Grebes Three

Horned Grebes (Podiceps auritus)

I’d made my loop around the park counterclockwise and thought I was done for the morning. Then out of nowhere, these little grebes appeared close to shore, and another different one a bit further out, and that led my eye to a quartet of big ones in the middle.

The pair in the video above are Horned Grebes in their winter (nonbreeding) plumage. They look similar to Eared Grebes, but there are clear enough differences. (See “Eared? Horned? Small Grebe ID 101” November 12 2019). The white cheek below the eye and the straight light-colored bill with the whitish tip, as well as the red line from the eye to the base of the beak, make the case.

Males and females look alike, with males slightly larger. After elaborate courtship rituals, they form monogamous pairs. They do their breeding up north (mostly North and West Canada, Alaska) and migrate in small groups by night. Widespread human interference with their breeding habitats has reduced their numbers and they are now internationally listed as “Vulnerable.” Here are individual portraits of the two Horned Grebes in the above video:

One of the two Horned Grebes (Podiceps auritus)
The other of the two Horned Grebes (Podiceps auritus) They can stretch or collapse their necks at will.

A little further out in the North Basin my favorite grebe suddenly popped to the surface, a Pied-billed Grebe. As I’ve written previously, these birds are small and they won’t win beauty contests, but they have superpowers. They’re masters of their buoyancy, able to cruise at any body level, including wholly submerged with just the eyes and nostrils above water, like a submarine. They also have vise-grip jaws able to crush shrimp, crabs, and shellfish with ease. They have a strong sense of their territory. Other swimming birds, including other grebes, tend to get out of the way in a hurry when they see this bruiser diving in their direction. This individual dove occasionally but spent long minutes above the water preening. They have an enormous range, breeding in the central and northern states and in Canada, and wintering all over the U.S. and large parts of South America. They’re very adaptable to different habitats and their survival is not currently of concern.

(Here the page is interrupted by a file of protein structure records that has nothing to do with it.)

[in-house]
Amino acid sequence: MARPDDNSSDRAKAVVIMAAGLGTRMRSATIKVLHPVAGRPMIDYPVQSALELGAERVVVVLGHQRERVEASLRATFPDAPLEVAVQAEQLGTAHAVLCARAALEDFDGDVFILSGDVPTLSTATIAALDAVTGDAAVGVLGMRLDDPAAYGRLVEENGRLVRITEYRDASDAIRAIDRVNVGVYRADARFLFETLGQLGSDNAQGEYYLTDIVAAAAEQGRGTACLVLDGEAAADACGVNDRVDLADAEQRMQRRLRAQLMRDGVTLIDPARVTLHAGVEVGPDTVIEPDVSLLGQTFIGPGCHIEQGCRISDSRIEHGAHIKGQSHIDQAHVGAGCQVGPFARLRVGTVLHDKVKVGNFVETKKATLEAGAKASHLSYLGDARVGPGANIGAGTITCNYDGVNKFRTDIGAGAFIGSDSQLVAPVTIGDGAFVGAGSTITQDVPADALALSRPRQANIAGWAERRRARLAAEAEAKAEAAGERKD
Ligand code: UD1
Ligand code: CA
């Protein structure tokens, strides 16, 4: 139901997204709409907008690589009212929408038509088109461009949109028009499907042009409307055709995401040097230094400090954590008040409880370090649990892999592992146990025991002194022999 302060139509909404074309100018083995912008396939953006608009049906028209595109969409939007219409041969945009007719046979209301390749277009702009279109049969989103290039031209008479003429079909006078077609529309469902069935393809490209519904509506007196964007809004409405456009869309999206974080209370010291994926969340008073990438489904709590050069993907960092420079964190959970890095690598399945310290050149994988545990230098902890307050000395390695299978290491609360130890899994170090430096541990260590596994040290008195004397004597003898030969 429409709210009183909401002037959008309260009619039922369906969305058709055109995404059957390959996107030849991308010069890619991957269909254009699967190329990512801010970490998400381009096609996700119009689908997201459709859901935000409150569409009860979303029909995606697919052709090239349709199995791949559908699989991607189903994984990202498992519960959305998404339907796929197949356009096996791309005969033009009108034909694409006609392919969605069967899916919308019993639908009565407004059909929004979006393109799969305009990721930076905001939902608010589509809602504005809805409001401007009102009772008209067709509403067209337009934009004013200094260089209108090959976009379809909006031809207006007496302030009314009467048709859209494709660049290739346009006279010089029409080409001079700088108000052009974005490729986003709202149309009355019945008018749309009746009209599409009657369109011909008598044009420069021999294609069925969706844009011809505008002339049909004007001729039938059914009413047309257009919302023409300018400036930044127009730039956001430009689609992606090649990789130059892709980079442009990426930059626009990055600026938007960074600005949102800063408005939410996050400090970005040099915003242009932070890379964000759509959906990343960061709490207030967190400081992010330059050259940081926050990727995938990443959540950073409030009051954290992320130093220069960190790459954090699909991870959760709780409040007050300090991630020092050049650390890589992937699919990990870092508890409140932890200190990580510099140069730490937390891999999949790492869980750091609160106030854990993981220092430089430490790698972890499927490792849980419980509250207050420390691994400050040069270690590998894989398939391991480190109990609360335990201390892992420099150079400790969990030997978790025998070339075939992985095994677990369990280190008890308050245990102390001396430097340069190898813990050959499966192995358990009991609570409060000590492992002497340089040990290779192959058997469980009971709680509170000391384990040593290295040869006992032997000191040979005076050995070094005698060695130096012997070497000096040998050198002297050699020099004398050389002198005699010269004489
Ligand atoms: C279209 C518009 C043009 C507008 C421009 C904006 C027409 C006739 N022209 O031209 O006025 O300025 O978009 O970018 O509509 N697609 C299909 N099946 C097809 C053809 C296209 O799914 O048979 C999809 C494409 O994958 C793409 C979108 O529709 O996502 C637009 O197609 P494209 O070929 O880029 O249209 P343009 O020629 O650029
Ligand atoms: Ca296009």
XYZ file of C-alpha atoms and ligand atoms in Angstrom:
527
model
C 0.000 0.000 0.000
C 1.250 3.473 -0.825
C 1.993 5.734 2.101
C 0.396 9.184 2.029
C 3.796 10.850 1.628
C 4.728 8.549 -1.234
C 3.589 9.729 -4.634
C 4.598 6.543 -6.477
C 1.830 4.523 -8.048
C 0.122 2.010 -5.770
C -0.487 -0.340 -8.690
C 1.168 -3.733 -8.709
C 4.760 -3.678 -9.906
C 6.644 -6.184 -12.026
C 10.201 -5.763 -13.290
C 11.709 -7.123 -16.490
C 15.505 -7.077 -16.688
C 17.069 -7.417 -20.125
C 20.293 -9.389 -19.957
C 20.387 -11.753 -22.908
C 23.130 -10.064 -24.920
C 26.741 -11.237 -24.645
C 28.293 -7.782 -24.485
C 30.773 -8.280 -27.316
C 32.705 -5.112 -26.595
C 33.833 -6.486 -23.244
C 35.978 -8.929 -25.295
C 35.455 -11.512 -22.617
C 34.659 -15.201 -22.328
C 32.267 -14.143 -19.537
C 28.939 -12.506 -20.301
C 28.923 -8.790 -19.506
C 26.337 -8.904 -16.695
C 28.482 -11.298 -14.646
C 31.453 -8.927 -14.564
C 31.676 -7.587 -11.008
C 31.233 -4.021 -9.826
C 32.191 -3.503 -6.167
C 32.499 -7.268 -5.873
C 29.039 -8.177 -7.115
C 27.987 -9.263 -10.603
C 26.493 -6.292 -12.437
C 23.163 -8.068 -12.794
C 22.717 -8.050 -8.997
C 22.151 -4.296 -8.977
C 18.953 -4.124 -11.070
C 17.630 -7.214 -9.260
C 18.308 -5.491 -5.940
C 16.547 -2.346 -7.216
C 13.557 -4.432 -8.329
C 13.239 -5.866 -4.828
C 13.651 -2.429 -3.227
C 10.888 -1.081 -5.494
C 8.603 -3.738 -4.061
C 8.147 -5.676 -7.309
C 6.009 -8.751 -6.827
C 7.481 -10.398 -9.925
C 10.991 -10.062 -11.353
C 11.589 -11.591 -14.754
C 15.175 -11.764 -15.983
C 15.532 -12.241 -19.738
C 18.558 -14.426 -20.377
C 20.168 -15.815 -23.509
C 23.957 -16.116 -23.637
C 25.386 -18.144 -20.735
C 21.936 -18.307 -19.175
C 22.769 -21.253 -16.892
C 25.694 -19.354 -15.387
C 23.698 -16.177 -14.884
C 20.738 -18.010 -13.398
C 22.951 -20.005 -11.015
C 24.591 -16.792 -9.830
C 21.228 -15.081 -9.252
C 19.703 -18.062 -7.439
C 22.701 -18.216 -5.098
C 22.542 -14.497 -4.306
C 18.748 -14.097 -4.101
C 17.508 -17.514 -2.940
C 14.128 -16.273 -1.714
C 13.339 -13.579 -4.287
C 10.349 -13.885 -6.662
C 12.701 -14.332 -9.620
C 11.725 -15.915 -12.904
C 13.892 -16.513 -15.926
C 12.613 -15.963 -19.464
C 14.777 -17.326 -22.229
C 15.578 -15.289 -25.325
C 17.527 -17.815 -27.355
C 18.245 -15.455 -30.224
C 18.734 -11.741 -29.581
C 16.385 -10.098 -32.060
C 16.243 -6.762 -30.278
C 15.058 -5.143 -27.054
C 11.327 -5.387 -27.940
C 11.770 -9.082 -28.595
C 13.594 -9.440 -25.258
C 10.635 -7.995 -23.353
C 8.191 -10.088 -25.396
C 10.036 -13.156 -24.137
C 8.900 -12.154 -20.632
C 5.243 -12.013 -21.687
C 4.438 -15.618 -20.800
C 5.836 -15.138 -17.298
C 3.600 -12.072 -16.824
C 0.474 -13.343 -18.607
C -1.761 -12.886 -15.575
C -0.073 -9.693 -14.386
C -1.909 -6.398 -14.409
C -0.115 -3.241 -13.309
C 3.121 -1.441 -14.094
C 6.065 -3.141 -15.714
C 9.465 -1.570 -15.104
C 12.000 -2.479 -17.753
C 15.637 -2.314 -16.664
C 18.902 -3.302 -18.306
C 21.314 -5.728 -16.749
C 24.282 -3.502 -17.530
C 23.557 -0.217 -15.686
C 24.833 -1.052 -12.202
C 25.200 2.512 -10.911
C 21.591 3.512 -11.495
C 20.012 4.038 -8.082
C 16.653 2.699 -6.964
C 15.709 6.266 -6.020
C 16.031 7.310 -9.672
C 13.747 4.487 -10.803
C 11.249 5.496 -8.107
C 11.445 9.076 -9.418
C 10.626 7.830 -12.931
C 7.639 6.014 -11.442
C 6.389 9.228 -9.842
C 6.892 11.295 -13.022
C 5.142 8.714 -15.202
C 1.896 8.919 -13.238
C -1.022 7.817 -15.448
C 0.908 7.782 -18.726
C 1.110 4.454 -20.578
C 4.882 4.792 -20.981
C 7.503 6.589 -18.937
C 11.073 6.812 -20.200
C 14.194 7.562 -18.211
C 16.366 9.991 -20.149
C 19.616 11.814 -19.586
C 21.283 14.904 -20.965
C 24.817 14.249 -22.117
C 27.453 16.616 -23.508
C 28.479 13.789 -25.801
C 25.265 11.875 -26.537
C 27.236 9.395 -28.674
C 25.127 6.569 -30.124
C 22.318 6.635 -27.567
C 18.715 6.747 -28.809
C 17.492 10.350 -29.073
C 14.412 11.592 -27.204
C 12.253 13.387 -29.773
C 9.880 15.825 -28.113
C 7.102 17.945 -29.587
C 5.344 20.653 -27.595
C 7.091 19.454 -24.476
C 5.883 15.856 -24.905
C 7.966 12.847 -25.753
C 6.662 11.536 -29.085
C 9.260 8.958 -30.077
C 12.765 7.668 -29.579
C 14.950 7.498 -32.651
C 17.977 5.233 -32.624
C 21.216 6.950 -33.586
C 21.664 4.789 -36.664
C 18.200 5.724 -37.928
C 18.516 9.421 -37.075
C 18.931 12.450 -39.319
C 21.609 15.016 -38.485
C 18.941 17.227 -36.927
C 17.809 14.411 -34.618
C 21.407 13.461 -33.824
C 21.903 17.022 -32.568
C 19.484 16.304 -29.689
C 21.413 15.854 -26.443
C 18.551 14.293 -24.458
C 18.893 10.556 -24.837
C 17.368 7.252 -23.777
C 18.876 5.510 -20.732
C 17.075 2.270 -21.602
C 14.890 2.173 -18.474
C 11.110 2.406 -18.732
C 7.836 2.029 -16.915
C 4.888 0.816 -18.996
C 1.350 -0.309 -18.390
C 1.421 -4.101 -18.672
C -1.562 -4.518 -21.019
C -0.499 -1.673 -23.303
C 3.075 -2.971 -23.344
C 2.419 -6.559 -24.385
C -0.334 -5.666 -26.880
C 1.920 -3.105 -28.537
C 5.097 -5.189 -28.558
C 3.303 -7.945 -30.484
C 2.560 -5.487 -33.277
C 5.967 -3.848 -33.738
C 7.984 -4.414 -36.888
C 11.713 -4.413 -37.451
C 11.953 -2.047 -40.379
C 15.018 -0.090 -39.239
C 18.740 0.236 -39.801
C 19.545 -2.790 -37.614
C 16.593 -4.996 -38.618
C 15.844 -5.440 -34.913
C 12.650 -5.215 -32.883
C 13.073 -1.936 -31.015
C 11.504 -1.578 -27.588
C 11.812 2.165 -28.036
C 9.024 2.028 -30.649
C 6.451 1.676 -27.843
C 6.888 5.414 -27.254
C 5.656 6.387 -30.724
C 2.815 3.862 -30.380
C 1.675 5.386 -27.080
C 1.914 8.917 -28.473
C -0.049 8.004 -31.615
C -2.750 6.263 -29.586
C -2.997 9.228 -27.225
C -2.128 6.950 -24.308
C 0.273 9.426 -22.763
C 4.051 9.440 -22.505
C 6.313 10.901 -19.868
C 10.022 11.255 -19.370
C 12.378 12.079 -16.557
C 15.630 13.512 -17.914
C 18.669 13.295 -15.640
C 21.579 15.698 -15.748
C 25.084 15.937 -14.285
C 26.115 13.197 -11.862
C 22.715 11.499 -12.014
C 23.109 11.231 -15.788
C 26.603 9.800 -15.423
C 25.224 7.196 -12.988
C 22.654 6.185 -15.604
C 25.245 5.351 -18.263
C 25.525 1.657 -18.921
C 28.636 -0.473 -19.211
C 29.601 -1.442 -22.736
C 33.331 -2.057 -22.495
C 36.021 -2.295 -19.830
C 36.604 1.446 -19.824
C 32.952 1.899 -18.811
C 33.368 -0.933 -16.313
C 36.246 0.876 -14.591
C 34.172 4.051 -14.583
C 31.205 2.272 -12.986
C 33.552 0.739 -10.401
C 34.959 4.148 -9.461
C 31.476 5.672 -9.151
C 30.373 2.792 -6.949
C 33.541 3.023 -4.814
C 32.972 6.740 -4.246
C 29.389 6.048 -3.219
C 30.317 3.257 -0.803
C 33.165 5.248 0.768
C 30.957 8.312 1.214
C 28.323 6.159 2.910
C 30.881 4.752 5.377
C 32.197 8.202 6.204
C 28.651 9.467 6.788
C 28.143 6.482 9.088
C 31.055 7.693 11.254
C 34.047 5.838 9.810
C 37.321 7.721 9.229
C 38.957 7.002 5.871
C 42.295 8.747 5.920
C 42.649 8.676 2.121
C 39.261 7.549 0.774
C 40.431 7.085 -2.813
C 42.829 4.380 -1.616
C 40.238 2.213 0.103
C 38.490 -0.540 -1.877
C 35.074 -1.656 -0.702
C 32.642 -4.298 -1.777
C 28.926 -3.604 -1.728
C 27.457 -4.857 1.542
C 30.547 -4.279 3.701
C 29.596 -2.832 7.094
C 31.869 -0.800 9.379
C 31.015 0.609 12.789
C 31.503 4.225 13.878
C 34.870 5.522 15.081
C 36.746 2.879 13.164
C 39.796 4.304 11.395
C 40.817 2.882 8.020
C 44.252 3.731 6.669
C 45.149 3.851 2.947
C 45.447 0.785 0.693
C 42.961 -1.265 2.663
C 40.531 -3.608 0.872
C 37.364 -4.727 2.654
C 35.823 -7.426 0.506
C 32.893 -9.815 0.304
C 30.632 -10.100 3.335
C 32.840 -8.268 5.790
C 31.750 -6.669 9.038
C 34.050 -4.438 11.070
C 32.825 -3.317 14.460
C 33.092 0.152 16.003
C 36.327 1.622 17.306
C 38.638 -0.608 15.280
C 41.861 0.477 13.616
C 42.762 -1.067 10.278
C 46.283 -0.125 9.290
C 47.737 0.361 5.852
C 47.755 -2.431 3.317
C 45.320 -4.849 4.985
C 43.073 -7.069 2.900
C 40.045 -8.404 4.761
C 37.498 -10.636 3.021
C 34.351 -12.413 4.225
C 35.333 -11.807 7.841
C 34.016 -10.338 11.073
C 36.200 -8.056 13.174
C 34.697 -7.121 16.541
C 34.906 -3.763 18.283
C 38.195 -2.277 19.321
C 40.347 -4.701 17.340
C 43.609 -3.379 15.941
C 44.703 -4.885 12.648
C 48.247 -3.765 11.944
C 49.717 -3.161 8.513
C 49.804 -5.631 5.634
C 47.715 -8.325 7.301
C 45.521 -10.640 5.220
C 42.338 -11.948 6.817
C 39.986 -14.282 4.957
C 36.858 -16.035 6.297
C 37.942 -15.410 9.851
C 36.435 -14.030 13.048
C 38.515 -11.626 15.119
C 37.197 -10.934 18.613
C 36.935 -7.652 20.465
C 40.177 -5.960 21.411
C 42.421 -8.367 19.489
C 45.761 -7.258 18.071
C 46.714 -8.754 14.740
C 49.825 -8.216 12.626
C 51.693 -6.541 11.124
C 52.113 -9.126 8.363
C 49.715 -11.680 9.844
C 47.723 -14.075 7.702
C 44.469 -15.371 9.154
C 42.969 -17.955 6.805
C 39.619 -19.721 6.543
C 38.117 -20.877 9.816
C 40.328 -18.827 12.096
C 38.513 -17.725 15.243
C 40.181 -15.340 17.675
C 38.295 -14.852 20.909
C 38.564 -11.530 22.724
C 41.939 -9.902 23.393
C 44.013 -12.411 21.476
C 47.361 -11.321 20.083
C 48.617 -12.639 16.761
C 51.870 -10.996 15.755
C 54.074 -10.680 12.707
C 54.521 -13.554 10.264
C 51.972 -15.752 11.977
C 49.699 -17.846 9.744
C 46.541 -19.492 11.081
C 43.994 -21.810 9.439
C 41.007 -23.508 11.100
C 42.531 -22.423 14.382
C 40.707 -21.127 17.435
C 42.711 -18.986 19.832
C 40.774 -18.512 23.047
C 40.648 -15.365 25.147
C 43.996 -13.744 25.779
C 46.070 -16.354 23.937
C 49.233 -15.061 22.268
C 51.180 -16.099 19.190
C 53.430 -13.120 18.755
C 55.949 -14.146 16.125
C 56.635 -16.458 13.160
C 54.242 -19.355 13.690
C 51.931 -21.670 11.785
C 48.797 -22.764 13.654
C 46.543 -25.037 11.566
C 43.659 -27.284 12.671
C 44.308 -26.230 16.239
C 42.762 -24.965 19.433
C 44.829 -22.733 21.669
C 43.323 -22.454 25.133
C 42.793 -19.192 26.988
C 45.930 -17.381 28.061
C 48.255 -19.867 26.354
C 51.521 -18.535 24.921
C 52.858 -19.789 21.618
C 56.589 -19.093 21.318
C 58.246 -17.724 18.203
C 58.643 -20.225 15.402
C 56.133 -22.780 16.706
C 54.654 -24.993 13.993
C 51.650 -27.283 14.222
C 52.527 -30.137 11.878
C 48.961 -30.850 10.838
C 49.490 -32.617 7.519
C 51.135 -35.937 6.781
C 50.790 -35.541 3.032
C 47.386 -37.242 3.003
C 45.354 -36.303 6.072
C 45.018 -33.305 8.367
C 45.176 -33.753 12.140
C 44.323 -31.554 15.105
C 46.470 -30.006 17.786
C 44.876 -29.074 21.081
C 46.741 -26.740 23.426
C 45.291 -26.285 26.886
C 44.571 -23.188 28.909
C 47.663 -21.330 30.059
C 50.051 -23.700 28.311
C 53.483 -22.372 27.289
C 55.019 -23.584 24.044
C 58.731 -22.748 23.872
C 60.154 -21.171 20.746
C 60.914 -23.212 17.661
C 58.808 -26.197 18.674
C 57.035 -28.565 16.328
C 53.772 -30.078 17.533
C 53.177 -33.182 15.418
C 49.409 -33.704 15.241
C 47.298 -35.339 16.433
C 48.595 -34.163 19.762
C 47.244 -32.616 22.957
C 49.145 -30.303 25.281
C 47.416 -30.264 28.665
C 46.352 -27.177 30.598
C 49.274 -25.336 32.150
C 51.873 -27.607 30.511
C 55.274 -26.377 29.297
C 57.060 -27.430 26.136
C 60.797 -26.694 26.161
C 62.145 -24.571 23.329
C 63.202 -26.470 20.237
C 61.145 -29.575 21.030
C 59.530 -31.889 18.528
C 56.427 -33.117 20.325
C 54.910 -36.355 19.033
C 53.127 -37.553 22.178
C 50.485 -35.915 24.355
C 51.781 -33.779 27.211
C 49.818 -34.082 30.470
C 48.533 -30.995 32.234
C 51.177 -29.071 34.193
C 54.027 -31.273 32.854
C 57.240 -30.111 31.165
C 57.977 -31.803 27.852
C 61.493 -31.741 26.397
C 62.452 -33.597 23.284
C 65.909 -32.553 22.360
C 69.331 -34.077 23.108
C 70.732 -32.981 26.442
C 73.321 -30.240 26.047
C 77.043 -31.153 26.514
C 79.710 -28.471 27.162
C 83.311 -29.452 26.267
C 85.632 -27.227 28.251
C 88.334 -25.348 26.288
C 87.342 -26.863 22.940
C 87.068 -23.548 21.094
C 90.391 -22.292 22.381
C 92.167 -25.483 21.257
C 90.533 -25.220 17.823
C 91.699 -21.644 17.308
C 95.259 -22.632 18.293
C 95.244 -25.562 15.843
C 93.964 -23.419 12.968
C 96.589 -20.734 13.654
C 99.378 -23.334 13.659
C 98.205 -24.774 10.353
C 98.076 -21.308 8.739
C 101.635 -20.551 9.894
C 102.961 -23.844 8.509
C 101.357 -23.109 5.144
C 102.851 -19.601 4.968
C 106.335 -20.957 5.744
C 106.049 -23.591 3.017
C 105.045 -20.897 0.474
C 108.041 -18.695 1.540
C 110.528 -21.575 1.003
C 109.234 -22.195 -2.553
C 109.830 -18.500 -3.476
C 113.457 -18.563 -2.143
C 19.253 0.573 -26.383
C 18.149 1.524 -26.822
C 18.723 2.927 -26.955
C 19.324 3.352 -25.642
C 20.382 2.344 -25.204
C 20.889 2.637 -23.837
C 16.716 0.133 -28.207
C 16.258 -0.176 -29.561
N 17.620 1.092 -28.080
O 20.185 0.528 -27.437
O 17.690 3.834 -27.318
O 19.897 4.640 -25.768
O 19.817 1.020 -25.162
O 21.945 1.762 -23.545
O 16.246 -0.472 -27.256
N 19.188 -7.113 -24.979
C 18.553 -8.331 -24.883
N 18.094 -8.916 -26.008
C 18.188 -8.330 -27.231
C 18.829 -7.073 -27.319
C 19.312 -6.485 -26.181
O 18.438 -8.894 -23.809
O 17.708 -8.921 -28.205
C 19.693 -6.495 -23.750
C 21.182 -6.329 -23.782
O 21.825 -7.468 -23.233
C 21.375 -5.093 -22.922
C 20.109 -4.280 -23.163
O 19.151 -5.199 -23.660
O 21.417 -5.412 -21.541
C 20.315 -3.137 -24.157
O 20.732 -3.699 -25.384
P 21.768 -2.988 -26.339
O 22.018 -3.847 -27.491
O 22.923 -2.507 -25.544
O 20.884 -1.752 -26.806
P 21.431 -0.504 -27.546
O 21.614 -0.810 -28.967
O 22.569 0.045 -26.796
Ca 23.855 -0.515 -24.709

Pied-billed Grebe (Podilymbus podiceps)

Viewing this individual led me eyes further out, where a quartet of big grebes, Clark’s specifically, was cruising northward in the choppy waters that prevailed out there. Here are two of them:

Clark’s Grebes (Aechmophorus clarkii)

More about Horned Grebes: Cornell Wikipedia Audubon In Chavez Park

More about Pied-billed Grebes:  Wikipedia Cornell Audubon In Chavez Park

More about Clark’s Grebes: Wikipedia Cornell Audubon In Chavez Park

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